SINCE BP first announced the disastrous oil spill in the Gulf of Mexico on April 21, what President Barack Obama is calling the biggest environmental disaster in US history has seen BP’s share price fall from about 650 pence to a low of 366p on Thursday of last week, a fall of 43 per cent.
In a similar time, many Australian clean energy stocks have fallen by a similar amount. Since April 23, shares in carbon sink company Carbon Conscious have fallen by 51 per cent, geothermal energy developer Geodynamics by 42 per cent, hot water company Quantum Energy by 33 per cent, wind energy generator Infigen by 29 per cent, bioenergy developer AnaeCo by 29 per cent, and geothermal company Hot Rock by 28 per cent.
So what have these companies done to be compared to BP? Are they behind a great environmental disaster in Australia? Certainly not. But an environmental disaster is unfolding here and the clean energy sector is among the victims.
The trigger was Kevin Rudd’s April 27 announcement of the delay in the Carbon Pollution Reduction Scheme, and the lack of interim measures to take its place. Why the delay may have prompted share price falls equivalent to BP’s — a company that faces potentially multi-billion-pound costs for the clean-up and compensation claims — seems surprising and certainly unfair.
But there are similarities.
The news images of BP’s broken underwater pipe with an unending plume of oil gushing into the ocean is now a classic that will be replayed for years to come. So too BP’s dramatic attempts to cap the pipe — the container, the robot saw, the giant tin snippers. BP’s repeated failure to cap the pipe saw the problem quickly elevated to Obama’s desk; and the President’s inability to quickly end the problem saw his popularity fall just as quickly.
The image of the underwater pipe spewing oil easily morphs into the image of Australia’s coal-fired power station chimneys and Australia’s car exhaust pipes spewing carbon and other pollution into the air. These pipes have been pluming for years and Rudd came into office with a promise and a plan to cap them. The people bought the promise, even if the plan was not perfect. Like BP, Rudd tried a few times to put a cap on these pipes, but when the going got tough his mistake was to walk away from the job as if he didn’t care and without a back-up plan.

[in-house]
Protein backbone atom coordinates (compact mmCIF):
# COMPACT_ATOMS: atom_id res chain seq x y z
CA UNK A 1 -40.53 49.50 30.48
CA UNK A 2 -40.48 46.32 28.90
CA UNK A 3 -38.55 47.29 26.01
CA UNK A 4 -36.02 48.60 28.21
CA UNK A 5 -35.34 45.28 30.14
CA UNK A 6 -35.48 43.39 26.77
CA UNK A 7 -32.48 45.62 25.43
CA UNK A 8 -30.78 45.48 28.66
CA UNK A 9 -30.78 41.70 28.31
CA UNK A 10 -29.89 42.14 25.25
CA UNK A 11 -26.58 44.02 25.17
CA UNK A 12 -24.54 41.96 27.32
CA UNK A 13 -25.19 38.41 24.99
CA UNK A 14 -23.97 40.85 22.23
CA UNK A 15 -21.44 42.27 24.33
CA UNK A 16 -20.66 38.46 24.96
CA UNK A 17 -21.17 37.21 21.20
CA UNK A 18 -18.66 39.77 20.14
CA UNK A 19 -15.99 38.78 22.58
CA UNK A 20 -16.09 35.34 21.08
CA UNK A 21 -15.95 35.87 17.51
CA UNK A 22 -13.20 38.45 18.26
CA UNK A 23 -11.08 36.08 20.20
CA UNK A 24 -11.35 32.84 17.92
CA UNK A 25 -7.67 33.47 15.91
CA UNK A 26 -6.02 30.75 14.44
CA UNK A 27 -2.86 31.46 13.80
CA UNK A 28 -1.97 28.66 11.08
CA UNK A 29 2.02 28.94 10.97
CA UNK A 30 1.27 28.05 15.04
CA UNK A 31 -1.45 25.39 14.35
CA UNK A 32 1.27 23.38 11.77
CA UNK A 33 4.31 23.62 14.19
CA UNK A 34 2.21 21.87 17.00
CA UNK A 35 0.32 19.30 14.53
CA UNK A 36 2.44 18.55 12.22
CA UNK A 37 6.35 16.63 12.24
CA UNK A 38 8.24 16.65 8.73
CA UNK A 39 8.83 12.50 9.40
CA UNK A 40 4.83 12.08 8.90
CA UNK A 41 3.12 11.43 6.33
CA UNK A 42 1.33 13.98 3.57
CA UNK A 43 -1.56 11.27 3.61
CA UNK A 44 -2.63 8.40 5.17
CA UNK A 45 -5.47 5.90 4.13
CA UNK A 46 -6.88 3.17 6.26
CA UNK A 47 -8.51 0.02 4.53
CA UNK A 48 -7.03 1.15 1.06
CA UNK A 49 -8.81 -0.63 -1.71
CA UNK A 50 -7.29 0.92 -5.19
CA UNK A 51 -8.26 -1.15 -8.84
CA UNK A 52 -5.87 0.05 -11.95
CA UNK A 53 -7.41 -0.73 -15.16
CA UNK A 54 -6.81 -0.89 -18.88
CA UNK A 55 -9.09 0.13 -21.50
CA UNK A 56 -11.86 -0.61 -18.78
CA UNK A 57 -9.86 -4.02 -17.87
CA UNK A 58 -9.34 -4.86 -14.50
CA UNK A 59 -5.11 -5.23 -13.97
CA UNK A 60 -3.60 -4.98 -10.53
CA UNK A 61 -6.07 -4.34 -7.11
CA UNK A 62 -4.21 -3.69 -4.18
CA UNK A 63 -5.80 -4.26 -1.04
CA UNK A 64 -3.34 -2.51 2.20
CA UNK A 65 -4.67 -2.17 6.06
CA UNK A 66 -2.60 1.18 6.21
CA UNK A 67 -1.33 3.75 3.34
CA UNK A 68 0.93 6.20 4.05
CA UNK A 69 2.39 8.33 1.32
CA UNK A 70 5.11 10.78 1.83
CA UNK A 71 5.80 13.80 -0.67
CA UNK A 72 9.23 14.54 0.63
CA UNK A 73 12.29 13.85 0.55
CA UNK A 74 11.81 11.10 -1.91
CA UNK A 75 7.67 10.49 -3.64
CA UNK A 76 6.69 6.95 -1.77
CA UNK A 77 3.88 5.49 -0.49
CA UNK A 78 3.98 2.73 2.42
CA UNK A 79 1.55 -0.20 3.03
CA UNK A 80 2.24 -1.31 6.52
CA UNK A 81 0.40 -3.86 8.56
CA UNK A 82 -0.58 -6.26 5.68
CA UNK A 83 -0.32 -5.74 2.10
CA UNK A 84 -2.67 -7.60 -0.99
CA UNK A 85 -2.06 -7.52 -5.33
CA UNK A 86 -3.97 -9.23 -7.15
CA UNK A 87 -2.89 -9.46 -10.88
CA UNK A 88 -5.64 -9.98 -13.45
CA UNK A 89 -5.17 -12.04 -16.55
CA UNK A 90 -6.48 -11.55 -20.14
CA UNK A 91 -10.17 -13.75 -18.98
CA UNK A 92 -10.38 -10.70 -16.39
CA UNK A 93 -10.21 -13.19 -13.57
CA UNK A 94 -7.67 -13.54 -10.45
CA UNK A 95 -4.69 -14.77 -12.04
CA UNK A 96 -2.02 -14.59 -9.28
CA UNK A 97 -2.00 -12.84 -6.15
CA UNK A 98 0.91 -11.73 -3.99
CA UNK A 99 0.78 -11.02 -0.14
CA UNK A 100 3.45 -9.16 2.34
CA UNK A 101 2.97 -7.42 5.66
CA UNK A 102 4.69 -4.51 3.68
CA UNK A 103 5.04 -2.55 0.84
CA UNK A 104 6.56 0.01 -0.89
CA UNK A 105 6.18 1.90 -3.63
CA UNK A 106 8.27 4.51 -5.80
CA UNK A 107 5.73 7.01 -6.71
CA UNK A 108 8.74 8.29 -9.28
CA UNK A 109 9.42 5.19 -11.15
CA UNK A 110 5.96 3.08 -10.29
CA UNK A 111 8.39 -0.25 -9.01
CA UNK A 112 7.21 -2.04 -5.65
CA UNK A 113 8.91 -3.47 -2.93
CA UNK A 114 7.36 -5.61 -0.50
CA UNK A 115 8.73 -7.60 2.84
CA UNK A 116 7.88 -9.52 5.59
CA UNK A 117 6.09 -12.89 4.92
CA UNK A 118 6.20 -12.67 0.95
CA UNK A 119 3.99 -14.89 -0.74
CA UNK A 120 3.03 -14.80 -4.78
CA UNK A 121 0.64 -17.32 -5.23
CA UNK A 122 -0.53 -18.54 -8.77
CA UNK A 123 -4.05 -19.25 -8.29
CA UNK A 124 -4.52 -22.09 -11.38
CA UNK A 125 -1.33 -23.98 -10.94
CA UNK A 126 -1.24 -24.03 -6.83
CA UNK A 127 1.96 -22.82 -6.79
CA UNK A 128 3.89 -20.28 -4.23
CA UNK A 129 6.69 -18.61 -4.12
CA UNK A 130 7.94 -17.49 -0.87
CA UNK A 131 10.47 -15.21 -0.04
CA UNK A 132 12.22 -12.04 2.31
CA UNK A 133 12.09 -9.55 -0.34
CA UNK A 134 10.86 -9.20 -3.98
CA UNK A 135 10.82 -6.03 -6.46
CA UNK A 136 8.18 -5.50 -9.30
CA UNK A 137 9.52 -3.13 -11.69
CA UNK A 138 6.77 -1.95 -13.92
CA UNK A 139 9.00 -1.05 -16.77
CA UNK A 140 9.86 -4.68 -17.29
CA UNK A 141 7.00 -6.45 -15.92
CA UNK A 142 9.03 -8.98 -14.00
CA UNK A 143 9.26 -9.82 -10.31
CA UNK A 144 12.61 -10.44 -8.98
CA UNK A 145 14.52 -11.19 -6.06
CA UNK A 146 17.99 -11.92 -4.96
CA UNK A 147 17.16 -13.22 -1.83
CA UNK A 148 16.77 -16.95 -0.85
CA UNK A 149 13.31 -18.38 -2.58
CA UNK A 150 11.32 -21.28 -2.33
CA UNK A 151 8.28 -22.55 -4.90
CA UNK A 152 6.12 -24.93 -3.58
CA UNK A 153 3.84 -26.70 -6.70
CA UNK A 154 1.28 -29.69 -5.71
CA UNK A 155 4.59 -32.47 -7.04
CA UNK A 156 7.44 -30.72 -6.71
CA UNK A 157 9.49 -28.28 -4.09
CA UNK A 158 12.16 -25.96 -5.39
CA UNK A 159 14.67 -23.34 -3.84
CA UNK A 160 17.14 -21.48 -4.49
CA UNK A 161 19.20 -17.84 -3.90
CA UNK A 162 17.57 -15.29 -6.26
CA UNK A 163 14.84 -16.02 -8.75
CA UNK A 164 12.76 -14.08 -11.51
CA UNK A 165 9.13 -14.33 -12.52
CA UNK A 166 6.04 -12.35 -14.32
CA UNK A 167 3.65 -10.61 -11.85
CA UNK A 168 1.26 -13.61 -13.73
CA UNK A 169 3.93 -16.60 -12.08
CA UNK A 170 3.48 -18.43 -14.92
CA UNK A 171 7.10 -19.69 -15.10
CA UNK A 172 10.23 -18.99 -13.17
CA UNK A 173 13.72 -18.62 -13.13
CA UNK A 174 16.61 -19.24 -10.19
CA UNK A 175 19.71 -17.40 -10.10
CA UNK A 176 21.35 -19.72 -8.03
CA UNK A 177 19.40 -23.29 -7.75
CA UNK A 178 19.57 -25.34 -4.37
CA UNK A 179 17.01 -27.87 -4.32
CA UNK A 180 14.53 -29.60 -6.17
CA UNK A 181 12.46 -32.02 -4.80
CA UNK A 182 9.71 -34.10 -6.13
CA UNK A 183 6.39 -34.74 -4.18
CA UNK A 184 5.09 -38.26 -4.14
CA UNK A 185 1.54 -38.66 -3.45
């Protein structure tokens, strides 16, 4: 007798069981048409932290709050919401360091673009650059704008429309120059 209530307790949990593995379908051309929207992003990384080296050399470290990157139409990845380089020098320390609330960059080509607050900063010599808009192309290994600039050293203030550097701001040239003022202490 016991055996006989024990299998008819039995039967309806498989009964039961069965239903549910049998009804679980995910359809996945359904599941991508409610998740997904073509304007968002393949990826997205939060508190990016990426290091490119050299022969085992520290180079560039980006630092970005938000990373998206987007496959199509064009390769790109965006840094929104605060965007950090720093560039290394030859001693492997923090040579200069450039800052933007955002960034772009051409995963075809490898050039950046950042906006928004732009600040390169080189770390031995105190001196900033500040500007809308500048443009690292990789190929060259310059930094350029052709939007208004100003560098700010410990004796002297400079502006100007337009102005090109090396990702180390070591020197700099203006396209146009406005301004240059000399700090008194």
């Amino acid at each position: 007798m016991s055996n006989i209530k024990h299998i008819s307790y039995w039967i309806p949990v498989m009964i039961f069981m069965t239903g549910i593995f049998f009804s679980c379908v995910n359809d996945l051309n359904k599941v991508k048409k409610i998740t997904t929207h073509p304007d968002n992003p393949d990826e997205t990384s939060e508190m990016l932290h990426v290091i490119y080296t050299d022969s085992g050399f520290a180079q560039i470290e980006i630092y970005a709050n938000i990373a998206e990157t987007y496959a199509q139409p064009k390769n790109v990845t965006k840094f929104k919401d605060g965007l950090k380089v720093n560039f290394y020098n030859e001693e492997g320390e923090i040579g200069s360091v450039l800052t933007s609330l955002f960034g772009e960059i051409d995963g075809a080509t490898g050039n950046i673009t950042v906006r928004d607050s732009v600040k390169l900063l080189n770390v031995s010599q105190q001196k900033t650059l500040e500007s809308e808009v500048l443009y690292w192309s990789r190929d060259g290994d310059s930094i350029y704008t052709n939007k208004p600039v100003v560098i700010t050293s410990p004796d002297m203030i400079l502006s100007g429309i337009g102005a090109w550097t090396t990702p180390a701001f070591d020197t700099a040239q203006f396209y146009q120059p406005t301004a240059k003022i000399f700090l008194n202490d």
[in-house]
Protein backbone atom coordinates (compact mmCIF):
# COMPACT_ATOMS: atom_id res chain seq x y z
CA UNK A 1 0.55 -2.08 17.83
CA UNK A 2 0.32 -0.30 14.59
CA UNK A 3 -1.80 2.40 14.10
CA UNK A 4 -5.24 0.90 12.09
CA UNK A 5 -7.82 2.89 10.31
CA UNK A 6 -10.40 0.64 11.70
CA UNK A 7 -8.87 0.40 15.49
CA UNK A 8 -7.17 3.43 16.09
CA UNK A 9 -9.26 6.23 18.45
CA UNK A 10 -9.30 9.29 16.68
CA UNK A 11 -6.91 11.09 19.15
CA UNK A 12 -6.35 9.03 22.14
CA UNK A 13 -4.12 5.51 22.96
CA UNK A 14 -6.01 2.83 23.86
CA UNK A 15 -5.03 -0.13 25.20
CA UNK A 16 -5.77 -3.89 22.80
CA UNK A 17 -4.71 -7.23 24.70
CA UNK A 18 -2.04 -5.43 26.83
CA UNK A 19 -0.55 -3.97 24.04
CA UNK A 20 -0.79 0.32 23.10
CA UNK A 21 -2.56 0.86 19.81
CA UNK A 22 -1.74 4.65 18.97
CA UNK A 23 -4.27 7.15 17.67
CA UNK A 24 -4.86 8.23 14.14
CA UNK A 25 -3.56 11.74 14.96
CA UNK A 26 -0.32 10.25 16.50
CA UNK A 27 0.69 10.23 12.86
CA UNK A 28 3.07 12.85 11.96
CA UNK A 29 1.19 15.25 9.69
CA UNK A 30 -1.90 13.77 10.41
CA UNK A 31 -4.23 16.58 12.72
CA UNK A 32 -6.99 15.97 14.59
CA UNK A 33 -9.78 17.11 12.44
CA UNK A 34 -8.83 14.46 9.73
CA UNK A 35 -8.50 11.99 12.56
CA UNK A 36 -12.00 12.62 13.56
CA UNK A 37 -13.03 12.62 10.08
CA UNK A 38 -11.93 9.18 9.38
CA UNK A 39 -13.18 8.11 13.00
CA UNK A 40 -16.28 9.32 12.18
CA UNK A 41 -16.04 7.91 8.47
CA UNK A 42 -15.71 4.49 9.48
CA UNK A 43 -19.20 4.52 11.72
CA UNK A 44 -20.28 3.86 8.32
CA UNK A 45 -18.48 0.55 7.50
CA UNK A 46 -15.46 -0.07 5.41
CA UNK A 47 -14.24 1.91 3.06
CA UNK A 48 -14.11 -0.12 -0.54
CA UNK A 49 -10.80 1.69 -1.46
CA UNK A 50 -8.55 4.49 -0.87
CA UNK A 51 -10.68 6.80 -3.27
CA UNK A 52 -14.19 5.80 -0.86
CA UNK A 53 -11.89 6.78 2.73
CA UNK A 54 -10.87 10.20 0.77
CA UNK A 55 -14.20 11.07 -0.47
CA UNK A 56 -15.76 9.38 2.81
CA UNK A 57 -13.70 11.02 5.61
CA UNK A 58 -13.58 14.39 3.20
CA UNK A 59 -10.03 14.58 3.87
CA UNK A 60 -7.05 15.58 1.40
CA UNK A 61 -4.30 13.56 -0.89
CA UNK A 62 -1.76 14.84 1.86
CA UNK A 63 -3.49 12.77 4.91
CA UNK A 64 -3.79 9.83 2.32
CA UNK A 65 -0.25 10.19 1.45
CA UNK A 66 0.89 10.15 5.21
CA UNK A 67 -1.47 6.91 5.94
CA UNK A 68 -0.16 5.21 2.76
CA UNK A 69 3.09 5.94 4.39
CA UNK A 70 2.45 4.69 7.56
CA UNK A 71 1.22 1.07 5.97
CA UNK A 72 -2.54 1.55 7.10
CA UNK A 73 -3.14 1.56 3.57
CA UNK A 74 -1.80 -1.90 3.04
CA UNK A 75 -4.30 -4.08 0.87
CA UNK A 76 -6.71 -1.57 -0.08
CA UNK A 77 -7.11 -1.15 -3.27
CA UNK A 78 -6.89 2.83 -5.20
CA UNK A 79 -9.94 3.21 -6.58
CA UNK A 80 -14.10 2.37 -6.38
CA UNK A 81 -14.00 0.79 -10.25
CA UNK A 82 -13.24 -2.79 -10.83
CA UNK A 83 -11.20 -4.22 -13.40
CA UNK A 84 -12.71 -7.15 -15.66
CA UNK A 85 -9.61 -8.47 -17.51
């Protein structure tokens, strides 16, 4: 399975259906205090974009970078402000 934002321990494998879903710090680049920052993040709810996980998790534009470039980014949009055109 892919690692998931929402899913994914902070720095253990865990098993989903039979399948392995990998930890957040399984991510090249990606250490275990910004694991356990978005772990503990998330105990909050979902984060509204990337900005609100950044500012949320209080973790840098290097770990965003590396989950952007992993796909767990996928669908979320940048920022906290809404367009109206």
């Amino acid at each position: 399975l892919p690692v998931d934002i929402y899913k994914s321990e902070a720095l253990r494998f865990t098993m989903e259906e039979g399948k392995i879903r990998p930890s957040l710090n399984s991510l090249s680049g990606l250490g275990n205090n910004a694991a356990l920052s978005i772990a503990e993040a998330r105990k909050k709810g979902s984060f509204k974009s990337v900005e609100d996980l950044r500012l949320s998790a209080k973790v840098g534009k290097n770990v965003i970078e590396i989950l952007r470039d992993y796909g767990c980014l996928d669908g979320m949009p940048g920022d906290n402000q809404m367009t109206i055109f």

If BP said the pipe was too hard to fix and it was delaying the job for three years, the US would be in uproar. If Obama said the spill was too hard and he was putting it on the back burner for three years, the US would riot. Obama is smart enough to know that.
Our Prime Minister was not.
BP shot itself and the ricochet has hurt the President. Rudd shot himself, and the ricochet, instead of hitting the pipe-polluters, has hit the clean energy sector. If Rudd had only waited while the BP disaster unfolded, we may now have been on our way to capping our own pipes and it would be the clean energy providers, instead of the pipe-polluters, making money.
Victor Bivell is editor of Eco Investor Magazine. See www.ecoinvestor.com.au